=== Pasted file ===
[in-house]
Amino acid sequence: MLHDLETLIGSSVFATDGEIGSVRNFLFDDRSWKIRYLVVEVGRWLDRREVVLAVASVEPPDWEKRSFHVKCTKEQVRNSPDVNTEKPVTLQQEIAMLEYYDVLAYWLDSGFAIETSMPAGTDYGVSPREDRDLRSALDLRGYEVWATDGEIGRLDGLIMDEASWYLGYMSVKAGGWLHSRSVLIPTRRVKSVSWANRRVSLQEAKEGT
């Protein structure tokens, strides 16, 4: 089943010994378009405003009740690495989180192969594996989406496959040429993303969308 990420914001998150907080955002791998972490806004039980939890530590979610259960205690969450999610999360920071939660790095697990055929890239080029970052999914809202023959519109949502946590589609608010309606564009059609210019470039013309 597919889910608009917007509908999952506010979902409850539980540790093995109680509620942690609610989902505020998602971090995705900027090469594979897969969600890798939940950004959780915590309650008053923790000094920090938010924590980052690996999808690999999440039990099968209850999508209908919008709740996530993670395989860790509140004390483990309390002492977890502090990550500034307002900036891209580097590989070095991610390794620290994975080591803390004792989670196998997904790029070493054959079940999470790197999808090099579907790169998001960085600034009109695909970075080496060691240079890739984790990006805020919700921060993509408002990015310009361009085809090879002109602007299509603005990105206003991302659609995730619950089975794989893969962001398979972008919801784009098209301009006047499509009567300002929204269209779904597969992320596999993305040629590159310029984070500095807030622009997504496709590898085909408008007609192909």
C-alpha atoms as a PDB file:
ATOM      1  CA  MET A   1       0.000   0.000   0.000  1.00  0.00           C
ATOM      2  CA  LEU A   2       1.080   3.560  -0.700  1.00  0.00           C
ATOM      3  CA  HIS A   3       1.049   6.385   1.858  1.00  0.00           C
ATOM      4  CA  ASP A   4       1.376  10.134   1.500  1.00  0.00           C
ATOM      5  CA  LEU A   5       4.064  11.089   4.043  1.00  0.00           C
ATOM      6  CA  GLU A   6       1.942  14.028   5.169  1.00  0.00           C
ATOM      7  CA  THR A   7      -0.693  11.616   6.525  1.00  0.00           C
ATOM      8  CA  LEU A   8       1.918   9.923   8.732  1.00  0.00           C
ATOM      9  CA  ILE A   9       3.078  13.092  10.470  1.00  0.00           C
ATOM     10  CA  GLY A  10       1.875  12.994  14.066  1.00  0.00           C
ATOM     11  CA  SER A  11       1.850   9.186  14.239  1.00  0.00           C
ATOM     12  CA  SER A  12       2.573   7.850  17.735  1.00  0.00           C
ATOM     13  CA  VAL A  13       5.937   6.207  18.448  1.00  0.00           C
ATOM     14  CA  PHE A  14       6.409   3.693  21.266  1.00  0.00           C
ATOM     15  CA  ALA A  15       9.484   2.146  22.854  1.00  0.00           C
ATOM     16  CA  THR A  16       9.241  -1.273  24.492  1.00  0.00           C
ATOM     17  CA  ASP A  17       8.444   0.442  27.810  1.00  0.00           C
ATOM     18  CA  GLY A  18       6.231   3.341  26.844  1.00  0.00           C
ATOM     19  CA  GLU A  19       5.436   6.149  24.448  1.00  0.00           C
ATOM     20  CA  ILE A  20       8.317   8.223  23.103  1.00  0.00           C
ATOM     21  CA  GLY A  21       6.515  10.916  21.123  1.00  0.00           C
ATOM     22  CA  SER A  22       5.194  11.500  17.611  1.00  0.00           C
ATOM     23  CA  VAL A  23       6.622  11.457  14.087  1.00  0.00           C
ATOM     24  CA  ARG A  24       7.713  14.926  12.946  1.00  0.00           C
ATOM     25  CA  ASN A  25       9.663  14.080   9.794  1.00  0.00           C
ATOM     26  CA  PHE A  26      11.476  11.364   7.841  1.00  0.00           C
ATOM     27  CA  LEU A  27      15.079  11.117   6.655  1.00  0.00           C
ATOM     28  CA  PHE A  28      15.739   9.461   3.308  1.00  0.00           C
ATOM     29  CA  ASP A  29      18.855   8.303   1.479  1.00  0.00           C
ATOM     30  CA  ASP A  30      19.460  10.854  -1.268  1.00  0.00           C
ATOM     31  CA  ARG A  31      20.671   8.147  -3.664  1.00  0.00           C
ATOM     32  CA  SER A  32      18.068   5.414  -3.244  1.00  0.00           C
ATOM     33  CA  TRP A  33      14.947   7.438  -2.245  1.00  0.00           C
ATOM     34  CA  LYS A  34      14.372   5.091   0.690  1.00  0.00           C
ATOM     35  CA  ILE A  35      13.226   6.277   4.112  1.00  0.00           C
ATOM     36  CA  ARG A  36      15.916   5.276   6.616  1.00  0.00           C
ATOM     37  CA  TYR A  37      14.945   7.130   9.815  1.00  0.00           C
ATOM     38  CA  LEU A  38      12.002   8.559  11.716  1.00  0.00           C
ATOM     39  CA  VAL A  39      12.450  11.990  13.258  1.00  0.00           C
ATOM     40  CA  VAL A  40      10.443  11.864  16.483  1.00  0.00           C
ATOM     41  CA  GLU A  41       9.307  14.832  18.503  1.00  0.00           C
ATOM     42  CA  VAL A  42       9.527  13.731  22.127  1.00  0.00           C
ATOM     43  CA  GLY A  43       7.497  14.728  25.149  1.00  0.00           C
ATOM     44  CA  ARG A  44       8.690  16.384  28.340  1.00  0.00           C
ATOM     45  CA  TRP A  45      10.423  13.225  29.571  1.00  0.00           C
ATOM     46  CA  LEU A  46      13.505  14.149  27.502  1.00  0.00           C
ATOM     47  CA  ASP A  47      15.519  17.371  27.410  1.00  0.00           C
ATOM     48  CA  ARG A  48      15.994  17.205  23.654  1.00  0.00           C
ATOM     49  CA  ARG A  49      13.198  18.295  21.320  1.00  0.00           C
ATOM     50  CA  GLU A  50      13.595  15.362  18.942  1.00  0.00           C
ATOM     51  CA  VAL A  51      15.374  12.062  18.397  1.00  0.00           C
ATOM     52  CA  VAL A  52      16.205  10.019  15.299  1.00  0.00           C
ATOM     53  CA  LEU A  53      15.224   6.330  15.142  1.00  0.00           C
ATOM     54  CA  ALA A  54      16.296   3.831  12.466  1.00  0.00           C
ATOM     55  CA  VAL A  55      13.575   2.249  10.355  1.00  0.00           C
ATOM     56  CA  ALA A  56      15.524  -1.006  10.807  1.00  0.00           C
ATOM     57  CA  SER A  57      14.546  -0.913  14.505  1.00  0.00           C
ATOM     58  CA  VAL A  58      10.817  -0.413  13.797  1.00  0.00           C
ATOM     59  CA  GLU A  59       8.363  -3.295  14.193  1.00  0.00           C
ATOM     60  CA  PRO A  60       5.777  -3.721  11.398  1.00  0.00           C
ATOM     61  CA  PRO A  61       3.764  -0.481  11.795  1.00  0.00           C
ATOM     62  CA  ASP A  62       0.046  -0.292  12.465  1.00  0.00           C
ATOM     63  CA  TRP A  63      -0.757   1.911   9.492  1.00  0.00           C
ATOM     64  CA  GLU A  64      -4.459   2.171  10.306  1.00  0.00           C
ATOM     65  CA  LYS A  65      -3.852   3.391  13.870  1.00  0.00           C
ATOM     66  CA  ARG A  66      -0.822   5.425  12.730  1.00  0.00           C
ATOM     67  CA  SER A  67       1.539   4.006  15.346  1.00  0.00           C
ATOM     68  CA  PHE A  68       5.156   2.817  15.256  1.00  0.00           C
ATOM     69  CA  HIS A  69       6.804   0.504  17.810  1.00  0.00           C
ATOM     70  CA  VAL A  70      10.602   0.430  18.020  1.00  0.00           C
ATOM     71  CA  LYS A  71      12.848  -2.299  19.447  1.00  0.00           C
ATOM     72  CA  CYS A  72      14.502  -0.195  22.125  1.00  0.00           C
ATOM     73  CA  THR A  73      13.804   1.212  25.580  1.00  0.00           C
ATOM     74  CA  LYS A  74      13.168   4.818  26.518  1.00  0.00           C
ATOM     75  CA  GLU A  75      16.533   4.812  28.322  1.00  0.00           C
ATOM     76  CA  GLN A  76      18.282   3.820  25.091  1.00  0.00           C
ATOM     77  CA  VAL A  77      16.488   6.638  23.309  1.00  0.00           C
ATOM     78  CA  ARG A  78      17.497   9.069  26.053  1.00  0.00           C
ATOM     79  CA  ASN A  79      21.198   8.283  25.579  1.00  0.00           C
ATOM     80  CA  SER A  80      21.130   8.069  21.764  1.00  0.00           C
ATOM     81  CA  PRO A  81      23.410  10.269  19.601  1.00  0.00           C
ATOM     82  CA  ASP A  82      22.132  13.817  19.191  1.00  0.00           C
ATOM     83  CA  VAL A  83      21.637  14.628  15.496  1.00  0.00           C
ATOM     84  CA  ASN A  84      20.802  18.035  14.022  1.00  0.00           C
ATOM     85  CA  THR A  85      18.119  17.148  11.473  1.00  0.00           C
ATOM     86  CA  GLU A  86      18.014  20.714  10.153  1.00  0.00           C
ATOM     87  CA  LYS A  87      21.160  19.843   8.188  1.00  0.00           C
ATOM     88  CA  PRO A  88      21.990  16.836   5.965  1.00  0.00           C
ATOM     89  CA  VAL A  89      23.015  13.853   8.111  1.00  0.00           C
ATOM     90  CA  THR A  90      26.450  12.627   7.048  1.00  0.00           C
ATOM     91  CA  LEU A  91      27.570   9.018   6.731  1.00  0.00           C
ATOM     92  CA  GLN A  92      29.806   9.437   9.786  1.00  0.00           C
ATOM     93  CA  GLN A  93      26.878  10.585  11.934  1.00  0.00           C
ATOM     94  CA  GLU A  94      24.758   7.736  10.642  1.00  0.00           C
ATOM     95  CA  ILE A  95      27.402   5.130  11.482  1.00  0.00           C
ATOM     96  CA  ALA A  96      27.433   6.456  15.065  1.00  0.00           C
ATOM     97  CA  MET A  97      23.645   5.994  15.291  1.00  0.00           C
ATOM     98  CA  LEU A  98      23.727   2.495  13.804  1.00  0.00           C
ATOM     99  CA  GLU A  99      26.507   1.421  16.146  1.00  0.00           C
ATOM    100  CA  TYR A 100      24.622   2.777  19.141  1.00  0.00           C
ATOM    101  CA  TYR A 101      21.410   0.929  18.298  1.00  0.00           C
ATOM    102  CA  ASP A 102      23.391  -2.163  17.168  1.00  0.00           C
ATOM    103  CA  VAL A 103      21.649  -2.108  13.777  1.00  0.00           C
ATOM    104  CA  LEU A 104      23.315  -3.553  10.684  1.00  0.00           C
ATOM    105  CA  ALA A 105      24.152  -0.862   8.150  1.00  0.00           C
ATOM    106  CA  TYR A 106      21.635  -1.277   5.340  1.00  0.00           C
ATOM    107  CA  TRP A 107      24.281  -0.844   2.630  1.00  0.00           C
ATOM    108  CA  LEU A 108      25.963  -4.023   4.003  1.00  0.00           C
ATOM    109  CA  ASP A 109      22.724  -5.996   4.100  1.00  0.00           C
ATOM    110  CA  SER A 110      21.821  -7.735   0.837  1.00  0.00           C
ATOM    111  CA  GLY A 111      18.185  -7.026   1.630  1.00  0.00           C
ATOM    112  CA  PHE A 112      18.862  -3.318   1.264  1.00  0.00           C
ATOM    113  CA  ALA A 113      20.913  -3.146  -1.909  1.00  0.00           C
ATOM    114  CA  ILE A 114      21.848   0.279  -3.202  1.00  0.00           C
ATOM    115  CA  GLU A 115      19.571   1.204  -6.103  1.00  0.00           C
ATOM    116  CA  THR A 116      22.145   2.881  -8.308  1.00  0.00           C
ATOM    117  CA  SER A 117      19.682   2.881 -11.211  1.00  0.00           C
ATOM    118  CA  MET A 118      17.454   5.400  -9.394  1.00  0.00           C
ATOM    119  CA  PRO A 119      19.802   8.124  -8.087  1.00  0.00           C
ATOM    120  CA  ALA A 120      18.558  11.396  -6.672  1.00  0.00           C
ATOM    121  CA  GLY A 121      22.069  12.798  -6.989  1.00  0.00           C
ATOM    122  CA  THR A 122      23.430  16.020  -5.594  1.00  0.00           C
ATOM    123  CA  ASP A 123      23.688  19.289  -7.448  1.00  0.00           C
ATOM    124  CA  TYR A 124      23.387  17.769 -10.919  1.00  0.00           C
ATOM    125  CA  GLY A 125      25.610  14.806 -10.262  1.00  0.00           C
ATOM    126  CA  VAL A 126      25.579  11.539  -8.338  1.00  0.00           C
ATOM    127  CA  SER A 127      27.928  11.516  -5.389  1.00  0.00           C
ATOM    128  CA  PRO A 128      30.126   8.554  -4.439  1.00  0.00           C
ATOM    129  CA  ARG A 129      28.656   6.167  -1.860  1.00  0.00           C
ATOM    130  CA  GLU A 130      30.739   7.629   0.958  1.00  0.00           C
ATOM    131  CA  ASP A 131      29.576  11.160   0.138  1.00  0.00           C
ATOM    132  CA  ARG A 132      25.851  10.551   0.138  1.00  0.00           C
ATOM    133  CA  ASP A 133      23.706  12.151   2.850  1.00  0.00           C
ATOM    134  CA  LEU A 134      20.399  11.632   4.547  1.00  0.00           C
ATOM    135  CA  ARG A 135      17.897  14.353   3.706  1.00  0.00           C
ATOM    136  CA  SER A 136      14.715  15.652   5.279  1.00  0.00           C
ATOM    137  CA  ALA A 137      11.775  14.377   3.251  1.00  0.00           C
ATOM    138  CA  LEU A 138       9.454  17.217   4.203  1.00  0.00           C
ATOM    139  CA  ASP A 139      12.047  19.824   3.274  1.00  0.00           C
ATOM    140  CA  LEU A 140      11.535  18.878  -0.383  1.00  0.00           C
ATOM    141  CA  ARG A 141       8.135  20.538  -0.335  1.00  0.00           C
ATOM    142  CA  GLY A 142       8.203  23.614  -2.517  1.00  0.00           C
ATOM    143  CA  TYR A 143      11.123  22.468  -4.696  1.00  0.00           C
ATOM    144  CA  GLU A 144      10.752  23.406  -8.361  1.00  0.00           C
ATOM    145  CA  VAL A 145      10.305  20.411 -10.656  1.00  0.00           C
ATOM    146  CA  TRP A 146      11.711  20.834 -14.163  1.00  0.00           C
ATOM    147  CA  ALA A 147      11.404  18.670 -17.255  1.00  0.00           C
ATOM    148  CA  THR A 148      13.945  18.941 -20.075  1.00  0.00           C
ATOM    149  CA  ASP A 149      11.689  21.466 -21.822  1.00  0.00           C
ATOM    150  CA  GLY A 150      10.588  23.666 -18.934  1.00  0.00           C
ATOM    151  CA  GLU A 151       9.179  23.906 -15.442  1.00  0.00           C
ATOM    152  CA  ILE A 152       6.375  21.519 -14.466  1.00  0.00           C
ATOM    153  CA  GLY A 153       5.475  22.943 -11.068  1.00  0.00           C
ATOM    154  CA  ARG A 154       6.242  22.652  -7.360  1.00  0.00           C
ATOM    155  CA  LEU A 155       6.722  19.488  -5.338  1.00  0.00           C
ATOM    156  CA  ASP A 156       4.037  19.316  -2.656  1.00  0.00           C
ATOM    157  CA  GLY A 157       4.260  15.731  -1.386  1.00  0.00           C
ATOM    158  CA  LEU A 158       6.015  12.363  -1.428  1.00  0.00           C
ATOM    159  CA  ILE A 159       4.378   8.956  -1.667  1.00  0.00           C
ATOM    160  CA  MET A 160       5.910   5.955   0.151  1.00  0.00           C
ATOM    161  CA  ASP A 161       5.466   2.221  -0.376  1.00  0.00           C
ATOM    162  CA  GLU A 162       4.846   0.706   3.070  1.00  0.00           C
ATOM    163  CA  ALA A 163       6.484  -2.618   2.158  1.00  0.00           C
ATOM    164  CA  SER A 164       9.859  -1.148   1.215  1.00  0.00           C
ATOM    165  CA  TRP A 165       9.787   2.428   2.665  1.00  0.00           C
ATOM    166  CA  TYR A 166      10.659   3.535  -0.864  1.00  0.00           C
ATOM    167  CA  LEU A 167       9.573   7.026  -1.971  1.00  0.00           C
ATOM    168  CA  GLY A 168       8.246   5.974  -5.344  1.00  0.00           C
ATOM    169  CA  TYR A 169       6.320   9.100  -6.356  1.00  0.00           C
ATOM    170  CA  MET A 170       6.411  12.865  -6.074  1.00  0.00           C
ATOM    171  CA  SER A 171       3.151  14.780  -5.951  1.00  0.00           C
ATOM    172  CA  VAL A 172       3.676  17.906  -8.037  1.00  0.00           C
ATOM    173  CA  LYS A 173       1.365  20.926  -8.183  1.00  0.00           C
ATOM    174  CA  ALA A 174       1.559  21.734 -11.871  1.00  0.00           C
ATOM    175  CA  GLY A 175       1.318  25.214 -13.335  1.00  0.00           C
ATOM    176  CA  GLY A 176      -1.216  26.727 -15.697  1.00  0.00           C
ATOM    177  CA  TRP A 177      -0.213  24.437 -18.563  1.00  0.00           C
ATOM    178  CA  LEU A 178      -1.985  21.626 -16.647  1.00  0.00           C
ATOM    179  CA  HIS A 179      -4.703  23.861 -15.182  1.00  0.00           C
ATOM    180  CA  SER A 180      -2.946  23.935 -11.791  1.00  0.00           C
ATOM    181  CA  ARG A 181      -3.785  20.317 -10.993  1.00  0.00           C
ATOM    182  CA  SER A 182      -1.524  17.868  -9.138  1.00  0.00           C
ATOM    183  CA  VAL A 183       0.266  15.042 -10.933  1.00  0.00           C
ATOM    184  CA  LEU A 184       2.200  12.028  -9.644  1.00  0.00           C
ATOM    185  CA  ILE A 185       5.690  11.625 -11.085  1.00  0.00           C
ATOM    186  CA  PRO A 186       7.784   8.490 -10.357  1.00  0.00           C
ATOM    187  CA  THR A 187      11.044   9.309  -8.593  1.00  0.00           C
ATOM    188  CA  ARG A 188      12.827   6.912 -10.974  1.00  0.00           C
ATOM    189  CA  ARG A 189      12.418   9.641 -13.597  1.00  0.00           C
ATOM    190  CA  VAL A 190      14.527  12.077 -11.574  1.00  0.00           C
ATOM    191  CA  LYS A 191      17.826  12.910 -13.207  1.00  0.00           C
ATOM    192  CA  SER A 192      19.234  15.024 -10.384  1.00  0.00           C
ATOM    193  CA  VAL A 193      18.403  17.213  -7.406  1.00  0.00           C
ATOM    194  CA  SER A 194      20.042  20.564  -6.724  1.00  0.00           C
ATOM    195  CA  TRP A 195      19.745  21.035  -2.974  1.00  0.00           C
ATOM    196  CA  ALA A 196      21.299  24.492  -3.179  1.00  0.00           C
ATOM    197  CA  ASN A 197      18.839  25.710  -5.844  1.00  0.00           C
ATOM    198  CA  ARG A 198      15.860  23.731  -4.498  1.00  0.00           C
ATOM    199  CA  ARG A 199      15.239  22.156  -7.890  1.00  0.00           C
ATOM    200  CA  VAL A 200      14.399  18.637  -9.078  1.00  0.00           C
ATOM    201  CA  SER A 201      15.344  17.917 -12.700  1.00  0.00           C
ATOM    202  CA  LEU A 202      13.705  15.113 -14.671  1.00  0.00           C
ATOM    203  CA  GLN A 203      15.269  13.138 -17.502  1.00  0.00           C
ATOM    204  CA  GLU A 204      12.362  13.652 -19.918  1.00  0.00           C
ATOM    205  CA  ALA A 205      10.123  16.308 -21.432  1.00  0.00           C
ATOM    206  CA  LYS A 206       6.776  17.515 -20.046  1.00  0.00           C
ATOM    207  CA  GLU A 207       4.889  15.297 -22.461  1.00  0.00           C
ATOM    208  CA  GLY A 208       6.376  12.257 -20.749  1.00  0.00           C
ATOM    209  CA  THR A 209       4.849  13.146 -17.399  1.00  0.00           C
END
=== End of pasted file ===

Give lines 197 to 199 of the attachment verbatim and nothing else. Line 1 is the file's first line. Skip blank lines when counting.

ATOM    193  CA  VAL A 193      18.403  17.213  -7.406  1.00  0.00           C
ATOM    194  CA  SER A 194      20.042  20.564  -6.724  1.00  0.00           C
ATOM    195  CA  TRP A 195      19.745  21.035  -2.974  1.00  0.00           C